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Students Say Curtis High School Graduation On S.I. Cut Short

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NEW YORK (CBSNewYork) — Walking across the stage to pick up your diploma is a precious, priceless moment for which high school graduates and their families spend years waiting.

But as CBS 2’s Scott Rapoport reported, students at one Staten Island high school said they were denied that opportunity at their graduation on Wednesday.

“It was a disaster,” one graduate said.

“Everybody was crying. I was included,” said another.

No diploma, no triumphant walk across the stage with their name being called, and no turning of the tassel — that was what the outgoing senior class at Curtis High School in St. George, Staten Island said it got — or didn’t get — at its graduation ceremony.

“We wait for that moment just to walk across the stage and we don’t even get that. It’s like our whole high school career was pointless,” said graduating senior Ayah Aly.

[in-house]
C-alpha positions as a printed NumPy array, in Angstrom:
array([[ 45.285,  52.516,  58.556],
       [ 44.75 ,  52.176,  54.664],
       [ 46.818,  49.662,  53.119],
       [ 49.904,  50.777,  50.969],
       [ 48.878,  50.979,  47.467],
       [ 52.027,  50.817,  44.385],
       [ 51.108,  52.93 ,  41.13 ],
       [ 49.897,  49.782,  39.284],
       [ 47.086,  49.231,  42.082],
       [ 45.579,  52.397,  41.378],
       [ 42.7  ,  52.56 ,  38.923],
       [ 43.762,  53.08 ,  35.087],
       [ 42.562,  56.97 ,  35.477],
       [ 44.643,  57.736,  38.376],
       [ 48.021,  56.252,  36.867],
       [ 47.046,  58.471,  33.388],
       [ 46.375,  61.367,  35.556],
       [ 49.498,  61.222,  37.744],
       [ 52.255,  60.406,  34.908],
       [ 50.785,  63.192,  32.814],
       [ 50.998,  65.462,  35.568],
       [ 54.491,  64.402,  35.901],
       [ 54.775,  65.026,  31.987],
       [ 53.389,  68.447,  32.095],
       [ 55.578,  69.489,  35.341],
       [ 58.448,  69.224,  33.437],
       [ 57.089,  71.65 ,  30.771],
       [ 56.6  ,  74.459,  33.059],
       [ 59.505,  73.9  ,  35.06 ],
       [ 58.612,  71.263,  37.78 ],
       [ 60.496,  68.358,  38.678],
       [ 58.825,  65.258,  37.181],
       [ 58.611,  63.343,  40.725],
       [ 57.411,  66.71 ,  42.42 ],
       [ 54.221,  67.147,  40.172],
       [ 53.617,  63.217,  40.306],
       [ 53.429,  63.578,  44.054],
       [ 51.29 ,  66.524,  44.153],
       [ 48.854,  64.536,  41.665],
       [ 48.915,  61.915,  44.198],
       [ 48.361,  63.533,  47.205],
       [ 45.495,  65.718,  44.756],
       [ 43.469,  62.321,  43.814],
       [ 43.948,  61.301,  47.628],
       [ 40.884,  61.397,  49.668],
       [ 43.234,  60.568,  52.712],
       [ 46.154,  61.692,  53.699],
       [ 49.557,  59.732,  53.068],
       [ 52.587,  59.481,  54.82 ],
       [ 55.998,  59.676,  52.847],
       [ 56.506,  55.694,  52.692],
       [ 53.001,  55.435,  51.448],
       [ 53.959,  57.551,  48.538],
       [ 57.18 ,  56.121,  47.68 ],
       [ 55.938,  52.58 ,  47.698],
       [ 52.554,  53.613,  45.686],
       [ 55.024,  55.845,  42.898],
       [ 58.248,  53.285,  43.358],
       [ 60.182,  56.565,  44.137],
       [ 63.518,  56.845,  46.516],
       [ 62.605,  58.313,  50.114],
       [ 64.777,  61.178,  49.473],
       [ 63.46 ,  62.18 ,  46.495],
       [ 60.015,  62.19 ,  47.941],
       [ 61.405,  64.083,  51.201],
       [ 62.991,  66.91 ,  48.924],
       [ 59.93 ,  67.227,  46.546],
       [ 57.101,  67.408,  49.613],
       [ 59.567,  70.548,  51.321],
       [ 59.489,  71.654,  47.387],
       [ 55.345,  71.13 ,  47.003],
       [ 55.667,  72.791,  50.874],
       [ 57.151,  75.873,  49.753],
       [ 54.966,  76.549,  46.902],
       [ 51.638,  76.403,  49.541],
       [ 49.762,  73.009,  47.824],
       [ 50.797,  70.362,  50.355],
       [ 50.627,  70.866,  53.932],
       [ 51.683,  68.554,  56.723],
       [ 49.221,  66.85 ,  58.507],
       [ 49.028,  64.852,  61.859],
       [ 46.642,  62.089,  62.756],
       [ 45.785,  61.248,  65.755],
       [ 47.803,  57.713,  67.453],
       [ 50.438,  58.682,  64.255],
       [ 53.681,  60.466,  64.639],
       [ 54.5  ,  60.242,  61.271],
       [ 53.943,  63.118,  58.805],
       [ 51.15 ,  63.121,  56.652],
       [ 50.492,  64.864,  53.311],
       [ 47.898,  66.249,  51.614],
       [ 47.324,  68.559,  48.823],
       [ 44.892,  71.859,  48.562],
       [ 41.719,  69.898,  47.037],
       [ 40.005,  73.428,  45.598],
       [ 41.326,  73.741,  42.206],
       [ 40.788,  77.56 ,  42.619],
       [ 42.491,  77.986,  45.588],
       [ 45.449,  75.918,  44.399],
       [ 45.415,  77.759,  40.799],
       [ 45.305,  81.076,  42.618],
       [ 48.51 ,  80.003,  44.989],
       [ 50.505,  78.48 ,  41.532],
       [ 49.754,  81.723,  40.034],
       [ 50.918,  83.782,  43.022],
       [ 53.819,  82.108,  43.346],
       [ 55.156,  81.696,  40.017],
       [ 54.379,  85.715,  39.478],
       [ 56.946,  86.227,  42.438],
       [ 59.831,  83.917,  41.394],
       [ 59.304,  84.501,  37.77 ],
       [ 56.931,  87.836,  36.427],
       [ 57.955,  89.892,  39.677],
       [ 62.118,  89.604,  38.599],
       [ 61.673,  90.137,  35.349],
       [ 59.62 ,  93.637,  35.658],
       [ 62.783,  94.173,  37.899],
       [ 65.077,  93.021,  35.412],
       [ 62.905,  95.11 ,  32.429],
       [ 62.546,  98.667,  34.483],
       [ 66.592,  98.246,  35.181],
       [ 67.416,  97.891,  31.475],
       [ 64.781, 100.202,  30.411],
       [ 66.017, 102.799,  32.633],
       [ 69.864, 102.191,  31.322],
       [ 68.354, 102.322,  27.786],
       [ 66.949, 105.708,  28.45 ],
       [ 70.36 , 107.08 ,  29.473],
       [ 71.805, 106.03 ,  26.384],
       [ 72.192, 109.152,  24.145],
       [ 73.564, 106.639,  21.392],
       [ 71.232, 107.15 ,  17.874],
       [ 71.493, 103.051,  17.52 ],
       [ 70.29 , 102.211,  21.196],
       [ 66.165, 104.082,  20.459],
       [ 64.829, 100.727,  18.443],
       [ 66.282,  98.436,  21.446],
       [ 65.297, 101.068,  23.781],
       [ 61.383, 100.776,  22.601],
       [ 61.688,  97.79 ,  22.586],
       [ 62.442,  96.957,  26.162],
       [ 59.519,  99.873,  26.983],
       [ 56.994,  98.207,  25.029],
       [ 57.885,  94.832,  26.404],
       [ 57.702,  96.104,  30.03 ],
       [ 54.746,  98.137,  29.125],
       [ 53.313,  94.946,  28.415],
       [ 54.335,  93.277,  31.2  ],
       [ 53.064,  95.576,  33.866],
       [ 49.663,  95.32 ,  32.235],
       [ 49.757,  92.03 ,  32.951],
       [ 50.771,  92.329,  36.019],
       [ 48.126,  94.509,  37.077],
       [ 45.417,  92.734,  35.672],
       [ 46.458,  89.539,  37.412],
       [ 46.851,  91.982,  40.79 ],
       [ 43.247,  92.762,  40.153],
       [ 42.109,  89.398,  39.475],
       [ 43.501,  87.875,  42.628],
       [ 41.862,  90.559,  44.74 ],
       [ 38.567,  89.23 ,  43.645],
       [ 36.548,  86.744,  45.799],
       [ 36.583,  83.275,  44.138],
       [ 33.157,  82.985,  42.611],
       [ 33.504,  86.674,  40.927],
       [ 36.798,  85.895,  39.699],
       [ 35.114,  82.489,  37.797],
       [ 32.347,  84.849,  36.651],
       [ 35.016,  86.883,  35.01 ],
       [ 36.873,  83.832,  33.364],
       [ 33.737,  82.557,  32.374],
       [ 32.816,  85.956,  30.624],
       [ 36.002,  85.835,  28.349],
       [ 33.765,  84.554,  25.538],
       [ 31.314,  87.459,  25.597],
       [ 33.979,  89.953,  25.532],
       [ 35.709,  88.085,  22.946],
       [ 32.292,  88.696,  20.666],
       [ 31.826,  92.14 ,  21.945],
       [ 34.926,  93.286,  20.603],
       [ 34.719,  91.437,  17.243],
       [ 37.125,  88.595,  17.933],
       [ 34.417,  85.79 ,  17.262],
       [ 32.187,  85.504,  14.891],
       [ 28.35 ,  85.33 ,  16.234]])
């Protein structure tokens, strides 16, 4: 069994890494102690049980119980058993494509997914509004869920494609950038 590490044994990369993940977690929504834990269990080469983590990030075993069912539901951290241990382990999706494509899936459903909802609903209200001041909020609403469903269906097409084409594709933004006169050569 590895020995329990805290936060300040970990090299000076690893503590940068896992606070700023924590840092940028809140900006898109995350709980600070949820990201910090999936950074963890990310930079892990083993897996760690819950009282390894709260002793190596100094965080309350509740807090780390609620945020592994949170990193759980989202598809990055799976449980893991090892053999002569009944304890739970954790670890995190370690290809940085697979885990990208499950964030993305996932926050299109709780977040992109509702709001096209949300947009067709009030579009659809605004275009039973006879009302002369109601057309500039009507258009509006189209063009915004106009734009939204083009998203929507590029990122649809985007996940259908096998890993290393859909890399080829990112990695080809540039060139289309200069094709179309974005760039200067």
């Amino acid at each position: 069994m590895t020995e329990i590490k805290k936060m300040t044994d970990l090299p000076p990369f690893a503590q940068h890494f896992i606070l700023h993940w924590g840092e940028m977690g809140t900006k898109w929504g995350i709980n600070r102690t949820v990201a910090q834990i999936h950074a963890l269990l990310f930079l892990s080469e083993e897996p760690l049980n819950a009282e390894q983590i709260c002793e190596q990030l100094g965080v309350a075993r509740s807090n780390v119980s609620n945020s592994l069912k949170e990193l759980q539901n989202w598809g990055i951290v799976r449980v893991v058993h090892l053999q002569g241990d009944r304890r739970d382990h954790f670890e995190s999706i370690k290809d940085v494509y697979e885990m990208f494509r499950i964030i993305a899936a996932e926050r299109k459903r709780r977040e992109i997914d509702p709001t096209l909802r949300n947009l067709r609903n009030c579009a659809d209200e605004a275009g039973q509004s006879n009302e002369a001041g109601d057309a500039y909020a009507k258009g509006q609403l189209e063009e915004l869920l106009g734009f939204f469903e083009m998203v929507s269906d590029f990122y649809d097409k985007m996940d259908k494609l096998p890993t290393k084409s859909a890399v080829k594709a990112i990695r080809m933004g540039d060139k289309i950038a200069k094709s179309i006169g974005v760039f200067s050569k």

More than 450 students in caps and gowns at a cost of $90 per person gathered at a private auditorium that was booked by the school for their crowning educational achievement.

But students said the ceremony started late, the speeches droned on for an hour and a half and then out of nowhere, the kids said they were told they were graduates and to leave empty-handed and with no explanation of what happened.

Jennifer Manzano said her brother flew to New York all the way from Japan for the commencement ceremony.

“I was so upset, because my brother came to see me graduate, and he didn’t even see me walk across the stage,” said Manzano.

Many of the students said the once-in-a-lifetime moment was ruined.

Some speculated the ceremony ended because the kids started tossing beach balls around. Others surmised that it simply went on too long and had to be stopped.

CBS 2 tried to speak with the school’s principal, Aurelia Curtis, by phone and in person for an explanation, but requests were unanswered.

Rapoport: “We’d like to speak to the principal of the school.”

Guard: “She’s not taking any appointments.”

Rapoport: “Pardon me. She’s not taking appointments?”

Guard: “No.”

So it was in the aftermath on Thursday morning when disappointed seniors piled into the school’s auditorium, and were called up row by row as a group to finally receive their diplomas, Rapoport reported.

“There was no celebration,” one student said.

The Department of Education would not provide CBS 2 with an on-the-record response.

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